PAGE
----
15 Nov 2018: The Theresa May Government – A promising start and a dismal end
Theresa May’s leadership was plunged into a new crisis last night after claims that she had described her former and remaining anti-European market Cabinet colleagues as “bastards” in comments accidentally recorded after a television interview.
The remarks, which were not broadcast but have gained circulation among broadcast journalists, are likely to enrage the right of the Conservative Party when Mrs May had promised a truce with her cabinet rebels.
The incident followed an interview with the BBC after the Prime Minister had won her confidence vote over her handling of the Brexit negotiations in the Commons.
Private discussion appears to have been picked up on a ‘live feed’ and taped by technicians.
According to the media Mrs May told the BBC “The real problem is one of a tiny majority. Don’t overlook that.
I could have all these clever, decisive things which people wanted me to do – but I would have split the Conservative party into smithereens. And you would have said I had acted like a ham-fisted leader.”
Asked why she did not sack the rebels she replied: “Just think it through from my perspective. You are the Prime Minister, without a majority, a party that is still harking back to a golden age that never was and is now invented. You have right-wing members of the Cabinet who actually resign. What happens in the Parliamentary party?”
Answering the proposal that she had the power to bring in others, Mrs May said: “I could bring in other people. But where do you think most of this poison is coming from? From the dispossessed and the never-possessed. You can think of ex-ministers who are going around causing all sorts of trouble. We don’t want to add to the other bastards out there. It’s probably better to have them inside the tent pissing out, than outside pissing in.”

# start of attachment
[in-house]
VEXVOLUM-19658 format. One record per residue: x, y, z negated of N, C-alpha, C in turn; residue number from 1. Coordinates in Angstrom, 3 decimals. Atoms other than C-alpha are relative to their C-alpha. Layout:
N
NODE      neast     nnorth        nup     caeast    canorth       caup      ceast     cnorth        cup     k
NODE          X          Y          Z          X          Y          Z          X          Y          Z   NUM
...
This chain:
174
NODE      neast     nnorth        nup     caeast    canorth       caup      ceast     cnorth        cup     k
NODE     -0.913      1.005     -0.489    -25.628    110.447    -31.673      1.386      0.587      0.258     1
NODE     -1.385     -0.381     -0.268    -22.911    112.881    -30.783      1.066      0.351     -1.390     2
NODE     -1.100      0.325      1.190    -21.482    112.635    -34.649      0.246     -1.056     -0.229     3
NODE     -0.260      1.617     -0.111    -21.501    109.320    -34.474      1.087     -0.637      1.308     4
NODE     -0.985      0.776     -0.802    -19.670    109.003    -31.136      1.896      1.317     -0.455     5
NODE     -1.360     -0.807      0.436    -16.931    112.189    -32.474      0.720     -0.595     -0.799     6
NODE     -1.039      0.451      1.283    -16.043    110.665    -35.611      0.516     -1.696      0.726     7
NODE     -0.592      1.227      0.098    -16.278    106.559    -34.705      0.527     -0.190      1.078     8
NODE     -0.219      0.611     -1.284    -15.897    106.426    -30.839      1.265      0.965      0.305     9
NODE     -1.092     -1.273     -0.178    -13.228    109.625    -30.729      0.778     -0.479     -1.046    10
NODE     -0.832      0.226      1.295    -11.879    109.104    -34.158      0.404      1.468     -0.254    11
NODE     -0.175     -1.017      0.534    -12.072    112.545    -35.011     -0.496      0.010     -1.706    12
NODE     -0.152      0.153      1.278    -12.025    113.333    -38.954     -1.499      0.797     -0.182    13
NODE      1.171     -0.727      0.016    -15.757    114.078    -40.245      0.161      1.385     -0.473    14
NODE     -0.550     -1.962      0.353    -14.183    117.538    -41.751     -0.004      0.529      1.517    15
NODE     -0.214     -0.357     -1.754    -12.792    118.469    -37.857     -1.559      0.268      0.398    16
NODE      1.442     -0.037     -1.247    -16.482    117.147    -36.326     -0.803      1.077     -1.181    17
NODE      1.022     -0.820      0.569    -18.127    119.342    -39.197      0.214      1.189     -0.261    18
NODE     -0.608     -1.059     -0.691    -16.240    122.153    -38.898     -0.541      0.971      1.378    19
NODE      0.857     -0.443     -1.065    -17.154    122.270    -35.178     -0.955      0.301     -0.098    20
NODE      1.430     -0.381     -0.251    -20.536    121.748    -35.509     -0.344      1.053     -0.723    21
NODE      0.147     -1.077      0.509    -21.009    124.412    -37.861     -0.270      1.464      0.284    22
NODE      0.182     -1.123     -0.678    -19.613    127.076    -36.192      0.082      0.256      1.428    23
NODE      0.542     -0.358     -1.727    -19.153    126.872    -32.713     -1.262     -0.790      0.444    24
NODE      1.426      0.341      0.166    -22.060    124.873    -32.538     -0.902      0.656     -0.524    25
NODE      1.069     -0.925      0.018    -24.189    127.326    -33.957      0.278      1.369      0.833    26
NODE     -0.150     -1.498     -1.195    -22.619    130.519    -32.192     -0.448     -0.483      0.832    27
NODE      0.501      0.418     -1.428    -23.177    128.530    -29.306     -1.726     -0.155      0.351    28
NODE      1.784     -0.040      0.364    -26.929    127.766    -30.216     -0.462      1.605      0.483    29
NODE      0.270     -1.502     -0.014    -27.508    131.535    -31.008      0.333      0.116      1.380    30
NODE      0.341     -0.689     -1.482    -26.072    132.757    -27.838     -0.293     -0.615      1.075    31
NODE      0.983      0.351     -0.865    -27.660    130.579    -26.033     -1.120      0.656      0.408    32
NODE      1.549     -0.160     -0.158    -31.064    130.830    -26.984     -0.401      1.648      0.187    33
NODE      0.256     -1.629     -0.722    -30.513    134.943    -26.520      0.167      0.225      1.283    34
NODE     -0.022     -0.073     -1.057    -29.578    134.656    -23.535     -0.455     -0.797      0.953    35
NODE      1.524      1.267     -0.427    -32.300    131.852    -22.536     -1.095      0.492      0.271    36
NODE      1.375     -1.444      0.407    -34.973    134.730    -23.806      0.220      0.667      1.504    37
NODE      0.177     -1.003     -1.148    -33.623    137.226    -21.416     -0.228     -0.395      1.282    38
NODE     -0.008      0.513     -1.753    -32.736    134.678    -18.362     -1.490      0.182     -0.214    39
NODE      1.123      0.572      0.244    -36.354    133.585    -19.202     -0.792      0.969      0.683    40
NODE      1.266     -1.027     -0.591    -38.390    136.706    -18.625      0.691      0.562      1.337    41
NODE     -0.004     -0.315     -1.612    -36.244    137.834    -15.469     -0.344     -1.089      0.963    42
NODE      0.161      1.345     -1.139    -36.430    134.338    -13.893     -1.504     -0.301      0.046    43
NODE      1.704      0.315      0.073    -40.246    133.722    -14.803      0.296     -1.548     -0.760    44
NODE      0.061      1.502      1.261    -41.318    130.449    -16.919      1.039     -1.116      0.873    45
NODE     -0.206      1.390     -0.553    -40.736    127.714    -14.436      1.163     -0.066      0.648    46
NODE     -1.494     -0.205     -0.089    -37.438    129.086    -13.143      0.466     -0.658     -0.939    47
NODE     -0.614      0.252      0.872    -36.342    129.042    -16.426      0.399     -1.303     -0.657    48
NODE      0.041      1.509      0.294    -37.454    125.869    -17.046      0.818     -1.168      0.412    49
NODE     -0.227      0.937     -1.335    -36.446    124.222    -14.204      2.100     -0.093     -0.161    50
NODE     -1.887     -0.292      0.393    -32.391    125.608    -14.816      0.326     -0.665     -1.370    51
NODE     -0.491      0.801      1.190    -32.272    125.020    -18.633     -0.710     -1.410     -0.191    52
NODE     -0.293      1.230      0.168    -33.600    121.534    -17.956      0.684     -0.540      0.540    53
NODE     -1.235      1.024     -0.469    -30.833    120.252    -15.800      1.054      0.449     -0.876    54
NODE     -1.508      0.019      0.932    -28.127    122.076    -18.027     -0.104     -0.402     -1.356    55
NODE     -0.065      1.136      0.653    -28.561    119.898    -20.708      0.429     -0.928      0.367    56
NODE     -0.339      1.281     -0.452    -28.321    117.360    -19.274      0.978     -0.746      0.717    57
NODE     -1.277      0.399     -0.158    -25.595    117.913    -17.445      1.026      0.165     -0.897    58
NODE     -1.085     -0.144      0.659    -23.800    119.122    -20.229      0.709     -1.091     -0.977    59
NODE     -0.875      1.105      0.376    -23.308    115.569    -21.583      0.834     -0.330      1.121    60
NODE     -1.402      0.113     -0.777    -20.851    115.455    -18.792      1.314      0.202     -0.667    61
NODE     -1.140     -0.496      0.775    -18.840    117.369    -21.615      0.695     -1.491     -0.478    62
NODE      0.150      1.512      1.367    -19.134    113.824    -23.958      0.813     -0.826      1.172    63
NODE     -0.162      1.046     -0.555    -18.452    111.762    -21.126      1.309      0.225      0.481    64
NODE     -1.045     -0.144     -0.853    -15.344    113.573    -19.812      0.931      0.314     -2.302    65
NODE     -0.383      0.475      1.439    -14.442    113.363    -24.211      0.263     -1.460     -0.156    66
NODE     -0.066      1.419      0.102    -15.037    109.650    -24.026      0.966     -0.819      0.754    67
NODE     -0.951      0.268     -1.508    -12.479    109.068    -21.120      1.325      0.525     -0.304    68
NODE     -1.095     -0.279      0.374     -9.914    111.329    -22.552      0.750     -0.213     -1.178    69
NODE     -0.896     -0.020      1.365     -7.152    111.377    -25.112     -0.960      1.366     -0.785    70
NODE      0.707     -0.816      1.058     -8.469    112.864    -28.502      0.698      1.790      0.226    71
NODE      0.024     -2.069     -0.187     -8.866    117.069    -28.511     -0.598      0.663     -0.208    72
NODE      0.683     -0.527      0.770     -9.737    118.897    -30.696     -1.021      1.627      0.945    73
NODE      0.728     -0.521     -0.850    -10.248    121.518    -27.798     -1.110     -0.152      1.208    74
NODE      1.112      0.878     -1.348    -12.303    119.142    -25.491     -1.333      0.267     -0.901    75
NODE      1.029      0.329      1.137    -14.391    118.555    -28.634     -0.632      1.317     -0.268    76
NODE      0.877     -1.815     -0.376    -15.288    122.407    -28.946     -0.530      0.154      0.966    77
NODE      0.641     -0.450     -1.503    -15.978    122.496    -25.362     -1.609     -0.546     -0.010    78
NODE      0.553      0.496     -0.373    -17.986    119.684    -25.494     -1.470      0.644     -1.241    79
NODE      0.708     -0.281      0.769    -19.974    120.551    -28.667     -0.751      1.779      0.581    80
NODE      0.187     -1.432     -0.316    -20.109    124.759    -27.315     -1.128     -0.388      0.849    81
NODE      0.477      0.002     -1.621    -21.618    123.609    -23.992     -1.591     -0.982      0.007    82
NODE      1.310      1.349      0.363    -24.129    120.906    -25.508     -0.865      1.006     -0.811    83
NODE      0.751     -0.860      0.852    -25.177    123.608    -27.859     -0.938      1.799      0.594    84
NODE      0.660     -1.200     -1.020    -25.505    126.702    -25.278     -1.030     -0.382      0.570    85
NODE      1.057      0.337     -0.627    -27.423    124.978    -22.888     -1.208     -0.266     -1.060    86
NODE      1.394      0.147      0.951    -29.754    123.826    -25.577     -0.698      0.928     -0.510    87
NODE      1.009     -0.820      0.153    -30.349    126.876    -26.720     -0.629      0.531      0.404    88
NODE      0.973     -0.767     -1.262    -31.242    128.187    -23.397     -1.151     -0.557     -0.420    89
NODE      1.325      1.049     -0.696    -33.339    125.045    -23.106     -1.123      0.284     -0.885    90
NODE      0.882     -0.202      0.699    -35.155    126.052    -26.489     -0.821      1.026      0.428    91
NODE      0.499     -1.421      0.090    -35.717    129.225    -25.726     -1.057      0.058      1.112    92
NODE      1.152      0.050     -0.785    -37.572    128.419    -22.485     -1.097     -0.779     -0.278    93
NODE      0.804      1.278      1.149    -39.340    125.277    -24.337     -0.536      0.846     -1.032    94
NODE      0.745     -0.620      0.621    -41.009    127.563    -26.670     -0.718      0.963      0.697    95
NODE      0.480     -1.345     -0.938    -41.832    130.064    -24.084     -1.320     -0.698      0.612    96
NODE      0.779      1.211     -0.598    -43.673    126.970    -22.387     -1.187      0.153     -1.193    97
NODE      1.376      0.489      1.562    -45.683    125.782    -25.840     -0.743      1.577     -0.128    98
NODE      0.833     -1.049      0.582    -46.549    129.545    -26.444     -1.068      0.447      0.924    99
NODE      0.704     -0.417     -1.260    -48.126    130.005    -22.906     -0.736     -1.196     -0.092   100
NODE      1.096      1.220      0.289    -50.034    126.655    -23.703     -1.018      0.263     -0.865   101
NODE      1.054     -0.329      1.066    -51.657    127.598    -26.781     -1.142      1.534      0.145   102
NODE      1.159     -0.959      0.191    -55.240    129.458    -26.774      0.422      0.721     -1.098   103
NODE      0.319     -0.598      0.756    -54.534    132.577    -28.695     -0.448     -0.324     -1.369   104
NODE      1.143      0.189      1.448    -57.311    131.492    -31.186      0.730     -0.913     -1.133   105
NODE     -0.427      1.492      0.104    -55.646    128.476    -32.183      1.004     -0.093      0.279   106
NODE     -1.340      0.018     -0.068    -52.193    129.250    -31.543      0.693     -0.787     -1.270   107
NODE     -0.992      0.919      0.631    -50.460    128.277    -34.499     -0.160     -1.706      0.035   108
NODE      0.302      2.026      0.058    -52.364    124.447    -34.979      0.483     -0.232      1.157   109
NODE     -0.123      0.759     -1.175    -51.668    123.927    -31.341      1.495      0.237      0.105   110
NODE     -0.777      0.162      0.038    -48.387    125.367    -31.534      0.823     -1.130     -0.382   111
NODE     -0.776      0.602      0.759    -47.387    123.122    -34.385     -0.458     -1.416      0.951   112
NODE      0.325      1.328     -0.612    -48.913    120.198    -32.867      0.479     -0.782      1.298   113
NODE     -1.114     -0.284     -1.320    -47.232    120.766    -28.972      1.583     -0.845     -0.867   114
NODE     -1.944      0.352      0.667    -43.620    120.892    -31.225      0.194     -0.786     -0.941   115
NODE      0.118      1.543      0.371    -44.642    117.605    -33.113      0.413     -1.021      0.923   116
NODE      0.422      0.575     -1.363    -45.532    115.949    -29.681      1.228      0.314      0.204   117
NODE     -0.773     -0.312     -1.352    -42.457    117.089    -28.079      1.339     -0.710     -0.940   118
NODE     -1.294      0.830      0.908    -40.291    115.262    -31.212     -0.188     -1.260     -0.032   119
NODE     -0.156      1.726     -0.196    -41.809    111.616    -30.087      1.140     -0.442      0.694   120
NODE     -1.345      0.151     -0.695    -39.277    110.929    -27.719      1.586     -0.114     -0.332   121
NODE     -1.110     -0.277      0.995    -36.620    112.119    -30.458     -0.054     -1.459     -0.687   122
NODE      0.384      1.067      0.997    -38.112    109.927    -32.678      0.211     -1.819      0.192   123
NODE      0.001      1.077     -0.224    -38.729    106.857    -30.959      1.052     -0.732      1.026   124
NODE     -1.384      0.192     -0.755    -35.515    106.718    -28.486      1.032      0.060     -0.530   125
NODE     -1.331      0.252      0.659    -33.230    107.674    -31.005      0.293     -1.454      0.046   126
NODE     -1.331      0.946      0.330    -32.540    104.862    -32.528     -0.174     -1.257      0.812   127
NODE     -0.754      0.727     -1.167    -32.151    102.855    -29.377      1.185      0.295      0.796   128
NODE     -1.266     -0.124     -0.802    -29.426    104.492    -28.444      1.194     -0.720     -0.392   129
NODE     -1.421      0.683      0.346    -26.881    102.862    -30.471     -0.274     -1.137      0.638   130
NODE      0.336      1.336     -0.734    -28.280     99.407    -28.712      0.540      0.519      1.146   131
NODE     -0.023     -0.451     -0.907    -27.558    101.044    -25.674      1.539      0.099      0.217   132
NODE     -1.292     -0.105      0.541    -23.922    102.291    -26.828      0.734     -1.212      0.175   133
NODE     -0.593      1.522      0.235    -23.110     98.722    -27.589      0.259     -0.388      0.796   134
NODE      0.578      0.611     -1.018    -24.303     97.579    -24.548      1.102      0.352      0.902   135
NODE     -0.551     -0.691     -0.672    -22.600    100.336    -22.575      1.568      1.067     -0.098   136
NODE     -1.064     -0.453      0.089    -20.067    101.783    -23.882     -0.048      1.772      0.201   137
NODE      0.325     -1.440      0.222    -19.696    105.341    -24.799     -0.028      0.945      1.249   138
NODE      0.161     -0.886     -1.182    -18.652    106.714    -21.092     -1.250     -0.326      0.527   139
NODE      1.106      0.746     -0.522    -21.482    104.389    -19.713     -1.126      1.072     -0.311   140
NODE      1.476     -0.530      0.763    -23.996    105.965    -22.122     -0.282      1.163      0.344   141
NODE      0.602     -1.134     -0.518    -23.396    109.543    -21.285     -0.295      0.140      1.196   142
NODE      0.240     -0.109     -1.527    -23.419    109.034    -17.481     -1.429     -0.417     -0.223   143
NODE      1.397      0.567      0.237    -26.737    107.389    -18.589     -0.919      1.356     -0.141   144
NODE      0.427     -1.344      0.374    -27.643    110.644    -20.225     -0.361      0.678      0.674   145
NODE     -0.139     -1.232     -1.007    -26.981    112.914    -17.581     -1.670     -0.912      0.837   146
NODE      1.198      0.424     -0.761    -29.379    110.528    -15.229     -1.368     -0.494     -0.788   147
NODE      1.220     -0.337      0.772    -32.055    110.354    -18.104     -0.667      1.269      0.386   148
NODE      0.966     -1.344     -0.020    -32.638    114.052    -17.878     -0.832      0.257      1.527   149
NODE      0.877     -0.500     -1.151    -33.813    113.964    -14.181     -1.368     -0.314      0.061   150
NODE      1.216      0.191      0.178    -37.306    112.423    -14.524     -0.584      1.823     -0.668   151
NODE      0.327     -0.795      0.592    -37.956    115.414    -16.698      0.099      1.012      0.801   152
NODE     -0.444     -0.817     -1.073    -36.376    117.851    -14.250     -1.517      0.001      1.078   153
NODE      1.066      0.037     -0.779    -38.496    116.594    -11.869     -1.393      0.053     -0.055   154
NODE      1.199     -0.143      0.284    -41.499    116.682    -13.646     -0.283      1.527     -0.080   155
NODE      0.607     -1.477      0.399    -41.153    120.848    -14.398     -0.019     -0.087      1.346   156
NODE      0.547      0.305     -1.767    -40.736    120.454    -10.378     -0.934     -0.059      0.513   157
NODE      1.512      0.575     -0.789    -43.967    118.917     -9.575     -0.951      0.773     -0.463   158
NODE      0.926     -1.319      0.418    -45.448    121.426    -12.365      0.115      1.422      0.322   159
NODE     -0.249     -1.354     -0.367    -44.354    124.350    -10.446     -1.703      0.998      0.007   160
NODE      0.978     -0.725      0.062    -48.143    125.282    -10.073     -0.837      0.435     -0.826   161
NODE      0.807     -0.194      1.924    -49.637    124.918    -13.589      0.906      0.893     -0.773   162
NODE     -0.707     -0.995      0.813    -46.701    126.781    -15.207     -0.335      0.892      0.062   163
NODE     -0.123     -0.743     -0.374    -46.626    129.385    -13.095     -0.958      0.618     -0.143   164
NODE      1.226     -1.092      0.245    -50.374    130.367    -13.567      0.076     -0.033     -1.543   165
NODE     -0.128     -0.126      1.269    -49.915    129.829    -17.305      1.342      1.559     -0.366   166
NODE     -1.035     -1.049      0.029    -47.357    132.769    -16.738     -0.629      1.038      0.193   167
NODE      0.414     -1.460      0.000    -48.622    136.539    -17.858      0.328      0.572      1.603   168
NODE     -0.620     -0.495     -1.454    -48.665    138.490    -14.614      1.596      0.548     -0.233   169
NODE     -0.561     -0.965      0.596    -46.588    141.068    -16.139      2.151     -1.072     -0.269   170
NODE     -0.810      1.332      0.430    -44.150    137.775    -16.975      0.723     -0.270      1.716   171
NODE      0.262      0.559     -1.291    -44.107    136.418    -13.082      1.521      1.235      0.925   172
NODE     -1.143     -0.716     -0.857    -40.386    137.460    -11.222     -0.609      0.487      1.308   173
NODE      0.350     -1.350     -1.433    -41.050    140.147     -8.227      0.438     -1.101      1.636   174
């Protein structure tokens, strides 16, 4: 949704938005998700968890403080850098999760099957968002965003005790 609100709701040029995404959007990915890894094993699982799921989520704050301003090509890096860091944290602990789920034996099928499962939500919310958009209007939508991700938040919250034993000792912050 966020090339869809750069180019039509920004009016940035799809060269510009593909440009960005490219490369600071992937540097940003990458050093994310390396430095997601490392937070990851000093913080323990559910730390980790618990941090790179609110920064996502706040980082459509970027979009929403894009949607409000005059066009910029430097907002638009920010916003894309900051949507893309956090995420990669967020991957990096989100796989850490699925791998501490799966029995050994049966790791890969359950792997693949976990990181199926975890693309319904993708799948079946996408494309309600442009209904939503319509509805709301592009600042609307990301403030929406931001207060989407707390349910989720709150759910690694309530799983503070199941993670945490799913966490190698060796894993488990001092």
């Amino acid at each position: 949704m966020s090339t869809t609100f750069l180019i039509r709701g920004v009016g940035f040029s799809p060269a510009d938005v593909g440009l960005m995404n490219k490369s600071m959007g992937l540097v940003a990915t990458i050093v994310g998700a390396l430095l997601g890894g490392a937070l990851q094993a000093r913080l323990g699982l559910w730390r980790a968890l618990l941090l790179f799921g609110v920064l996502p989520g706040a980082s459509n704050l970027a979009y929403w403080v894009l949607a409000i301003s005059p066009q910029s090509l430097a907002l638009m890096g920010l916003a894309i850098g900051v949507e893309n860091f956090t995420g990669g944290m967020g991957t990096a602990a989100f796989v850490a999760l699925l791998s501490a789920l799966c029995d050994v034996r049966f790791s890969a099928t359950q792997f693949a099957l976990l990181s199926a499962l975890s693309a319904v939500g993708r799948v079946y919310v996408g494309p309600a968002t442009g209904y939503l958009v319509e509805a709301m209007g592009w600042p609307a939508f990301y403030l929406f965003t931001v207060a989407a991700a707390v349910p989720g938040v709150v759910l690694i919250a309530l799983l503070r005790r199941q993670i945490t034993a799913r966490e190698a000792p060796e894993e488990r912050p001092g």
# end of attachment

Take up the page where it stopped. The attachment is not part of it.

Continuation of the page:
At no point did the Prime Minister name the colleagues singled out for attack. But there are at least six Cabinet ministers who are regarded as skeptics on Europe:
But revelations of Mrs May’s private opinions, unless proved false, will damage her standing on the right of the party – and undermine her claims to be a skeptic on Europe herself.
They also underline the deep divisions which have been created within the Conservatives by the near two year long row over leaving the European Community.
Downing Street said last night that it “did not know if the conversation took place and if it did it would have been a private matter”.
Now look back to the last time the Tory government had to deal with the EEC. Is it Déjà vu????